Mike periodically lightened the mood by telling stories of the bodily fluids that could be found with a black light on swanky hotel room ceilings. And how it’s a party foul for a man to take a shit in another man’s bathroom. All the while I was working my Droid, emailing my way through a list of magazine editors that Trisha had compiled for me. Vanity Fair? Not interested. GQ? No response. Rolling Stone? Not a chance. Remembering a school connection, I shot Mike an email asking if he’d be comfortable with Playboy. “I won’t pose,” he emailed back from across the room.
Later that month Mike traveled to New York City to make the talk show rounds. Digital voice recorder in hand, I followed him into the NBC Studios at Rockefeller Center. By this time I had worked my way through my entire list of editors and generated not a glimmer of interest. I had maxed out my credit cards on plane tickets and hotel rooms without a payday in sight. I was in full-on desperation mode. And I was still following Mike because I was ignoring the reality that was staring me in the face: the story was DOA.
The “professionalism” of mainstream media
After a lengthy wait in the green room, I sat out of view of the camera while he taped a segment for The Ed Show on MSNBC. (Flirting with a cute production assistant to help pass the time.) I remember marveling at what I saw. That this television show supposedly represented the very pinnacle of my profession. And yet the host spent most of the brief segment ignoring Mike’s quest in favor of goading him for appearing with Mitt Romney on the 2012 presidential campaign trail. “Gotcha journalism” at its best. I shook my head in amazement as I lost my last remaining shreds of respect for mainstream media.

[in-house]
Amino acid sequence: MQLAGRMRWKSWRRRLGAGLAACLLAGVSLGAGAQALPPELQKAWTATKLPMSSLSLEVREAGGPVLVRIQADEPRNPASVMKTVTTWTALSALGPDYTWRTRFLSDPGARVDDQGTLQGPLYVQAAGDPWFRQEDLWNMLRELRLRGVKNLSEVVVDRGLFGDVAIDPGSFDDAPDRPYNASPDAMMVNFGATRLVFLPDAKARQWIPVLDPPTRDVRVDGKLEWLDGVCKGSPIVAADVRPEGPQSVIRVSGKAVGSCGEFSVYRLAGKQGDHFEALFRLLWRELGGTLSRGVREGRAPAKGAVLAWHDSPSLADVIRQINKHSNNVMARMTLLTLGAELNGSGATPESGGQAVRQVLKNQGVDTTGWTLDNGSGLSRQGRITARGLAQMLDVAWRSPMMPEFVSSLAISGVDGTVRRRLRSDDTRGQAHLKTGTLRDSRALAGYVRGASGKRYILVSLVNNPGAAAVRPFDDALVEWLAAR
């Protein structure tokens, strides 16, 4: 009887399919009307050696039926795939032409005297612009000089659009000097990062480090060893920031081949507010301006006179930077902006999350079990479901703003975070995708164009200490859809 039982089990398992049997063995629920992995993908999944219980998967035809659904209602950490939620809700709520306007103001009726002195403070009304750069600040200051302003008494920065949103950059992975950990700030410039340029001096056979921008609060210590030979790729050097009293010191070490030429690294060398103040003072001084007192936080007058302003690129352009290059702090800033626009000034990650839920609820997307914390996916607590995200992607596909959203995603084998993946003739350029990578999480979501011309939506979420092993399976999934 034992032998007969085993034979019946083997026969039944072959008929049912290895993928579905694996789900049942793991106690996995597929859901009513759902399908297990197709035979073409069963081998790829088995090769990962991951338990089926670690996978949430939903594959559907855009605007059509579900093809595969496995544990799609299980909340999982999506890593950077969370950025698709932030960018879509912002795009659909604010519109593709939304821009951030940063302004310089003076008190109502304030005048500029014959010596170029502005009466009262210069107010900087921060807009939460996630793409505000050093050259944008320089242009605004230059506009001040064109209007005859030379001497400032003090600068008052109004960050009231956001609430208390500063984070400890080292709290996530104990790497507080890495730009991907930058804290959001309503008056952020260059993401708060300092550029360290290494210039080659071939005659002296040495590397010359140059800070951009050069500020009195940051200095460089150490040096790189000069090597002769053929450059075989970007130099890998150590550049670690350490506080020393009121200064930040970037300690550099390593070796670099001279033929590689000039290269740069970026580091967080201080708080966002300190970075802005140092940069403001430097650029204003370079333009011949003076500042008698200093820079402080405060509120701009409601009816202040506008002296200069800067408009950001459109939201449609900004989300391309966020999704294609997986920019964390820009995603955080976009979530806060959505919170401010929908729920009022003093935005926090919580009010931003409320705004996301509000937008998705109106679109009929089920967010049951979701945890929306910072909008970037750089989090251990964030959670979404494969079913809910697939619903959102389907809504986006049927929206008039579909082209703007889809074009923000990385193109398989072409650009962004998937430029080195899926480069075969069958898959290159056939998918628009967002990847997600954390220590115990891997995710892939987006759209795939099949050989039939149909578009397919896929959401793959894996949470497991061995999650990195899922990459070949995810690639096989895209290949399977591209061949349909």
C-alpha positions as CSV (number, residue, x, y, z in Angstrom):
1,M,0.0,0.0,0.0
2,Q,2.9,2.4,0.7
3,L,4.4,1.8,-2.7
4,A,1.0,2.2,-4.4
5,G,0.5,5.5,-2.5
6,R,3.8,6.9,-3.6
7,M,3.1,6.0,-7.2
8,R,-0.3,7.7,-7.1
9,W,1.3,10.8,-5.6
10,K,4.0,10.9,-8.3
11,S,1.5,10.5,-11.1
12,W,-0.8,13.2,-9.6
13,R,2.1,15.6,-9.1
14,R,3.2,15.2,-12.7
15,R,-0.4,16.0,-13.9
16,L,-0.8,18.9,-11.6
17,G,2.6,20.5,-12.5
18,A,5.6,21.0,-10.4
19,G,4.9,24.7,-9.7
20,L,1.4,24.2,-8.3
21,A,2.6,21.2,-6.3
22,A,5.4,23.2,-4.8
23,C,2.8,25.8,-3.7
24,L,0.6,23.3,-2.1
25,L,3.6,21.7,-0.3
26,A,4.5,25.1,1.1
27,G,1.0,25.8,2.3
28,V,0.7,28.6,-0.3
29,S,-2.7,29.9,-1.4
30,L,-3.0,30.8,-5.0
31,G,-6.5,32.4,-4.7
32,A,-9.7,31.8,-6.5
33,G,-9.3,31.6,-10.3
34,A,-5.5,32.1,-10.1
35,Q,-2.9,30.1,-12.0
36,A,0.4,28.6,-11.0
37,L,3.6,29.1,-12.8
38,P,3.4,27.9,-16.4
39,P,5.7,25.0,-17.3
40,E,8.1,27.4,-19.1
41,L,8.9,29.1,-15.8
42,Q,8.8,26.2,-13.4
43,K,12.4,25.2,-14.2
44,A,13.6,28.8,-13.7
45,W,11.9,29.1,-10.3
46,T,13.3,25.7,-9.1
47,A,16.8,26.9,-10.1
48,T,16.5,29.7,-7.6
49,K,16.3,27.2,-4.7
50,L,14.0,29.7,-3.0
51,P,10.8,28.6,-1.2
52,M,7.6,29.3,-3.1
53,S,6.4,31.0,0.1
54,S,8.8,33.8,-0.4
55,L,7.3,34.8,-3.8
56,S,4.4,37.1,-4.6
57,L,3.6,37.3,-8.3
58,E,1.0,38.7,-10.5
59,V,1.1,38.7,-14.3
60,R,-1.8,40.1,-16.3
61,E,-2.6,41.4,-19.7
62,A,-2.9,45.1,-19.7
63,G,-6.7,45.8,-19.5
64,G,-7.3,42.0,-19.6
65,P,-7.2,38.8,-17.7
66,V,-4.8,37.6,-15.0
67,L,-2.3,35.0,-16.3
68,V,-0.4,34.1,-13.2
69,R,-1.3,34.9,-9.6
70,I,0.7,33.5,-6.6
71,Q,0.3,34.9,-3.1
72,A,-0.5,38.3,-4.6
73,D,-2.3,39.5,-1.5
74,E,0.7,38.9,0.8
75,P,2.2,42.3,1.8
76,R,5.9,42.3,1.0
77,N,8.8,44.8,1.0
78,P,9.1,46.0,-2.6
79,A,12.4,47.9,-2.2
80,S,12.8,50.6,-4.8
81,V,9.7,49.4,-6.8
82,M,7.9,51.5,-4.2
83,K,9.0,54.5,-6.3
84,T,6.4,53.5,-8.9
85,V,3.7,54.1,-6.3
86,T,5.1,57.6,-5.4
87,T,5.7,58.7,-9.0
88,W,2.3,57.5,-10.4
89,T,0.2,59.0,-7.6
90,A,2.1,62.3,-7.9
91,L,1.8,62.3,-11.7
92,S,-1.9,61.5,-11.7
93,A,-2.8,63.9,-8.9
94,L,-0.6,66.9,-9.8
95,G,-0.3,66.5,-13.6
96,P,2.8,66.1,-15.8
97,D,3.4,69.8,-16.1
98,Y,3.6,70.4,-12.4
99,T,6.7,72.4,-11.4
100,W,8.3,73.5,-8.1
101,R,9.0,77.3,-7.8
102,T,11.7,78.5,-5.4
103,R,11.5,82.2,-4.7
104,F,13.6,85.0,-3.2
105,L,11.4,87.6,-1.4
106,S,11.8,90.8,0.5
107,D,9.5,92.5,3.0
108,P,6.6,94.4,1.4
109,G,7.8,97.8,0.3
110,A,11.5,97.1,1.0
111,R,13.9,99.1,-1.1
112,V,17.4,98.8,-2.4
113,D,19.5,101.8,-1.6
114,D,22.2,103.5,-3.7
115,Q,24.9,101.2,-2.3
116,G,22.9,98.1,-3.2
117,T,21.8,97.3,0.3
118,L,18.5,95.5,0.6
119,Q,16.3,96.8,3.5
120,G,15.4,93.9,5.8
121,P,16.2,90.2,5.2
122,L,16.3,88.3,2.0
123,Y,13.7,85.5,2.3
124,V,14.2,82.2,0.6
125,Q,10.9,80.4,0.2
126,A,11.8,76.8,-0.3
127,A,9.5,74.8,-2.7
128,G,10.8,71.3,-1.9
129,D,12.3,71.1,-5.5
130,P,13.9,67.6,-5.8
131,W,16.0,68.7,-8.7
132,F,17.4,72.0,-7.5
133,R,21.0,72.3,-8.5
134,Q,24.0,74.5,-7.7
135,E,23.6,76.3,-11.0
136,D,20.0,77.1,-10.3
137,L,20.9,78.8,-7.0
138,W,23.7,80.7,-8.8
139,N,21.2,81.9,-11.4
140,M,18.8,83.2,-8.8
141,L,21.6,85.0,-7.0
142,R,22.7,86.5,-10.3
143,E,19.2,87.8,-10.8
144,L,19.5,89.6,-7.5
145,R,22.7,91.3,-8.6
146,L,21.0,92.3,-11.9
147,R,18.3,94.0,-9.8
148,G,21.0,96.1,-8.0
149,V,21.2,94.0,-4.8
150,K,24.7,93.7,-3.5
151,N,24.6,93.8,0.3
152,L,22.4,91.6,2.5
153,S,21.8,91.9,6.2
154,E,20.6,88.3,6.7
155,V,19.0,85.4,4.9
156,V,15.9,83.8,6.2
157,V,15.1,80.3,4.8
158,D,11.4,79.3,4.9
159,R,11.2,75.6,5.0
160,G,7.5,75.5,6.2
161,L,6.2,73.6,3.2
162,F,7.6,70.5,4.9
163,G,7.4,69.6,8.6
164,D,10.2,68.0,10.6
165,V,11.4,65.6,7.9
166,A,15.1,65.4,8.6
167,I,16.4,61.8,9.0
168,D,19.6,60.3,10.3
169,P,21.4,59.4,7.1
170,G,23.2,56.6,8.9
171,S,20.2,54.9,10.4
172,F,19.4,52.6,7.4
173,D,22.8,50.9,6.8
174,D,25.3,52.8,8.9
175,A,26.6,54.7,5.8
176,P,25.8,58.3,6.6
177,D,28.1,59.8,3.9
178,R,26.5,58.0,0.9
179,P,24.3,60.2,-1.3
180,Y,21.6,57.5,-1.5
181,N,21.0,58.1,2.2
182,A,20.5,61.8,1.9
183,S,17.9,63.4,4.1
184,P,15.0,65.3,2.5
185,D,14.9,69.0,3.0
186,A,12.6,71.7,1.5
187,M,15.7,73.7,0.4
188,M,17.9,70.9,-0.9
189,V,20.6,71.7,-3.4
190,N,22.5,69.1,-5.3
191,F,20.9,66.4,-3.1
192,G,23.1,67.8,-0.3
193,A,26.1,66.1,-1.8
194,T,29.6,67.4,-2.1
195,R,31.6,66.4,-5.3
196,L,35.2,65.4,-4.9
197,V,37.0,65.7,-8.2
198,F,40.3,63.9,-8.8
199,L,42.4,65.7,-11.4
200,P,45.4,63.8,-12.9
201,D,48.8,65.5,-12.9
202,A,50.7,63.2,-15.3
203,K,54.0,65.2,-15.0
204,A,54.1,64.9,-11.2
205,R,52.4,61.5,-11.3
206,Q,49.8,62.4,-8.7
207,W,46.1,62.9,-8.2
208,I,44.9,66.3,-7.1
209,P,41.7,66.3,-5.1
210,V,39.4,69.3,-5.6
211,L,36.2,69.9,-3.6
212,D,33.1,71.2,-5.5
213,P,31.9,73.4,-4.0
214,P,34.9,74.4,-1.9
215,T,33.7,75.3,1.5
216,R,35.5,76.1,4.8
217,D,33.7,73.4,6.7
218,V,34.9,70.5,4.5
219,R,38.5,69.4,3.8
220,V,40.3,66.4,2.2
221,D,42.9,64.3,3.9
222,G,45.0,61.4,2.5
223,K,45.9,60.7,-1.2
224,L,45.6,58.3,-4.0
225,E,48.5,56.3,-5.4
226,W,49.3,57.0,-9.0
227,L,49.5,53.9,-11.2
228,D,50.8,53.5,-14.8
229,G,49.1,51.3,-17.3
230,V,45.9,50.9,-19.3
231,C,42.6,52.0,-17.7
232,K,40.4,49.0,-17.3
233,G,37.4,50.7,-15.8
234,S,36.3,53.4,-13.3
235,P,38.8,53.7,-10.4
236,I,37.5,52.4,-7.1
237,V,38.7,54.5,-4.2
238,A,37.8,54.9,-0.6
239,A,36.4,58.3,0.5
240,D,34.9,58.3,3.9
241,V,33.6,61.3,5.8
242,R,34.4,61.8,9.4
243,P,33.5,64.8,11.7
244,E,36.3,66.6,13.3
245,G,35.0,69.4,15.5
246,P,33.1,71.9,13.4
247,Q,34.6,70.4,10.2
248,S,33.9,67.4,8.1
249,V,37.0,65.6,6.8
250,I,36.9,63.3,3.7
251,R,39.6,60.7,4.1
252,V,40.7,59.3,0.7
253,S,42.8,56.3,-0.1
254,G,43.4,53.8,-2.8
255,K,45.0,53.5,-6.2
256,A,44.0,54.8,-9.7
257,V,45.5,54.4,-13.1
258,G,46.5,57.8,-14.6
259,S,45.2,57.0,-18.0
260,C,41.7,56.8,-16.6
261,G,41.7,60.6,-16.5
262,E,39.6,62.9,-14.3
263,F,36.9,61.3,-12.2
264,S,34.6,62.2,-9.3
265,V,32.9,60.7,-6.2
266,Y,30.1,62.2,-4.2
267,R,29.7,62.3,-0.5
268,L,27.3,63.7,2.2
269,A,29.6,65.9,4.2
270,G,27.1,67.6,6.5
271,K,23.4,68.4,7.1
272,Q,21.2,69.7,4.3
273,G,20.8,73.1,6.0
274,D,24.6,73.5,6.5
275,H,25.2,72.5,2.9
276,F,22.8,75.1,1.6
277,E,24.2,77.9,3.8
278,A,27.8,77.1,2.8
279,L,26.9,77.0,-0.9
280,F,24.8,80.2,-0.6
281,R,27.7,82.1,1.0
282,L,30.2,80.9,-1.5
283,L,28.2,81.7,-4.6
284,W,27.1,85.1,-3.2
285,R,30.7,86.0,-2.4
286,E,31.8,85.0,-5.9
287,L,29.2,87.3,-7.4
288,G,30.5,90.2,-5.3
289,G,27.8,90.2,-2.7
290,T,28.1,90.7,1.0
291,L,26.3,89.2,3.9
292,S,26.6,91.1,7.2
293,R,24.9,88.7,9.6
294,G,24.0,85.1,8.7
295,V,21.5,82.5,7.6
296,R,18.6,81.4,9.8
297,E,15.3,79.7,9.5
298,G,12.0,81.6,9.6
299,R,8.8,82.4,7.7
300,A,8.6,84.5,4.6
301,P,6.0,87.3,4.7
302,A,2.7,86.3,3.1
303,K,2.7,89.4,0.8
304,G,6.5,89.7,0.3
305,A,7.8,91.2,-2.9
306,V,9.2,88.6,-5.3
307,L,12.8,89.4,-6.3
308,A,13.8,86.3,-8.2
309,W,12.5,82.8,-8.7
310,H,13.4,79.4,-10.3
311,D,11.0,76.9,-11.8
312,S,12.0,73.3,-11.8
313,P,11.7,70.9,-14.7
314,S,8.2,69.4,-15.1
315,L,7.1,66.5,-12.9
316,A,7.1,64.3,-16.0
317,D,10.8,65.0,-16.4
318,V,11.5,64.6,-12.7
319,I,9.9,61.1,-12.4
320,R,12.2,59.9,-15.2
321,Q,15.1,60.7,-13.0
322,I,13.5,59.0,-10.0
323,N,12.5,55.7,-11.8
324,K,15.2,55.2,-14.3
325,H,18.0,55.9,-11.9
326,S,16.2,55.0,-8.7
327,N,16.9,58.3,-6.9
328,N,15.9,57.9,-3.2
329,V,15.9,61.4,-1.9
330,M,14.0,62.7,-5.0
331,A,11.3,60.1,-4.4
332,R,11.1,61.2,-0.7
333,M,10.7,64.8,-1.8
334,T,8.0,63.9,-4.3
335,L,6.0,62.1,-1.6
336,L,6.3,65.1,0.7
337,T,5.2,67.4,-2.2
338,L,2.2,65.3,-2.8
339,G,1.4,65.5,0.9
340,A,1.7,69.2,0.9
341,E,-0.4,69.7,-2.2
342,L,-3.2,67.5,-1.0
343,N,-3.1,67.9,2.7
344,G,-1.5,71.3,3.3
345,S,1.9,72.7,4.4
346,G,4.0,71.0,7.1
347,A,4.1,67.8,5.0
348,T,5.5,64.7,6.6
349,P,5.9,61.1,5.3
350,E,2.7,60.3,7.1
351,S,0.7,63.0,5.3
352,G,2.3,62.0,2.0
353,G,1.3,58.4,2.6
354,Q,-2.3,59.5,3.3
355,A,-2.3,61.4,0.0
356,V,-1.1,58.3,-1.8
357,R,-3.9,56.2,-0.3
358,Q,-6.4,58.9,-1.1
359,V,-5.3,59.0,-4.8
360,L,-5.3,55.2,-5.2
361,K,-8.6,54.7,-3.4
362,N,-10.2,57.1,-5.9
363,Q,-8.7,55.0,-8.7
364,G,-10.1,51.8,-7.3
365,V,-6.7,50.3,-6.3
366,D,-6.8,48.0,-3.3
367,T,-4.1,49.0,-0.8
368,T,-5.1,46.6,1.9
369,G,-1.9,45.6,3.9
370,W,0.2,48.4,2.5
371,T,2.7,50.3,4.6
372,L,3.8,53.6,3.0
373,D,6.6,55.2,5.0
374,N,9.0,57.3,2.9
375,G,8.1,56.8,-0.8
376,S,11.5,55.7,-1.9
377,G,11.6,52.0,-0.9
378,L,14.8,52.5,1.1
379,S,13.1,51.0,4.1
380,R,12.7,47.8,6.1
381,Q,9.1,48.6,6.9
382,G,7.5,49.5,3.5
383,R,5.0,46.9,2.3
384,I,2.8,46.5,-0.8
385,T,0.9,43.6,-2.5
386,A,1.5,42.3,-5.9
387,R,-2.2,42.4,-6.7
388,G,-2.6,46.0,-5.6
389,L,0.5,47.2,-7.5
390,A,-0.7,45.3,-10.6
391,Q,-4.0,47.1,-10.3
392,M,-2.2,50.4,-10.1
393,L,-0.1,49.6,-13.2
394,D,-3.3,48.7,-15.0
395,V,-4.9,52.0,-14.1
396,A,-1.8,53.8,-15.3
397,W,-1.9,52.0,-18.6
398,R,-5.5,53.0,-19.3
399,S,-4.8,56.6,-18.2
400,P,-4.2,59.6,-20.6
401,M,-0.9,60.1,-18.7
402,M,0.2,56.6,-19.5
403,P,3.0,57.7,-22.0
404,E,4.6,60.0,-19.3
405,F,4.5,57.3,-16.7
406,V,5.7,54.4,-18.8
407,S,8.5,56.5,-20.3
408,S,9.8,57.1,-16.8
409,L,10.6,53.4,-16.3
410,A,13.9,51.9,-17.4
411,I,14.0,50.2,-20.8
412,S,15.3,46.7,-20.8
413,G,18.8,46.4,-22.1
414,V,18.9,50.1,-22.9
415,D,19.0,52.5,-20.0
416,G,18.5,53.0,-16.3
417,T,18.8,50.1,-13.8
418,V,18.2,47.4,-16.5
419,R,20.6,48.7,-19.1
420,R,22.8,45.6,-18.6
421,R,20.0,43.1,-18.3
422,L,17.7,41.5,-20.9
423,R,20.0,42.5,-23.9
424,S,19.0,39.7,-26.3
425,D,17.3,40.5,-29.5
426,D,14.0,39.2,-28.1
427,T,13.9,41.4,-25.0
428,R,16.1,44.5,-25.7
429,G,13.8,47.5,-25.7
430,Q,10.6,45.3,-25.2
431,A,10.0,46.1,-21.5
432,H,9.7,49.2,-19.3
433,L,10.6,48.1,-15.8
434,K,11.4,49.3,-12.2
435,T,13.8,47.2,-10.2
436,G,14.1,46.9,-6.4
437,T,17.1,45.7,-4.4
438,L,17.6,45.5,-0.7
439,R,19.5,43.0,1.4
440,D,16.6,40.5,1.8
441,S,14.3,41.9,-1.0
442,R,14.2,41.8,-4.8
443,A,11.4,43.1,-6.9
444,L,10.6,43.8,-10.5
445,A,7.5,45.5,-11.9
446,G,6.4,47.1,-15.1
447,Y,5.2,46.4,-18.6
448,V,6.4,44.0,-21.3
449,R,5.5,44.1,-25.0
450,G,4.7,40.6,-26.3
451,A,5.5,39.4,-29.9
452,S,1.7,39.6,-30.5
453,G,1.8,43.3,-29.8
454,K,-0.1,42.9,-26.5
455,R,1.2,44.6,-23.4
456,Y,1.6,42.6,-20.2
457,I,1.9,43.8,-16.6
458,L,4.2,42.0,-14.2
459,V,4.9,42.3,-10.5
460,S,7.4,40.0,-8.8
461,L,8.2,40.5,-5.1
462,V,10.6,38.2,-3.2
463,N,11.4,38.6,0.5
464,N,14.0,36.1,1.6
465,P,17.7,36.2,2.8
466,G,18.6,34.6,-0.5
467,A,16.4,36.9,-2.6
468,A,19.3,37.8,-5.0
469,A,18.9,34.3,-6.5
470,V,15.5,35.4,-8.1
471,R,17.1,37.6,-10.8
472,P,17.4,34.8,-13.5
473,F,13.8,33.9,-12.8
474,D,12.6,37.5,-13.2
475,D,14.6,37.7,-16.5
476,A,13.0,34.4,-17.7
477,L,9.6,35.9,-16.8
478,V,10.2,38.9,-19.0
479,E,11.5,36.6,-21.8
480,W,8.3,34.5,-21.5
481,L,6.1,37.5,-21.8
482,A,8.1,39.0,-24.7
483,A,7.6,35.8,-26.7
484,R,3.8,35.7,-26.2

Back out on the street Mike was clearly disappointed, though he remained calm and philosophical. “People watch his show because they want to see a fight,” he said. “He said exactly what his audience want to hear.” His colleague Mary Sullivan told him that 30 people unfriended him on Facebook since the segment aired a few minutes earlier, but 150 people had added him. He nodded his head and gamely signed a few autographs for passersby before we crawled into the back of a chauffeured black Chevy Tahoe.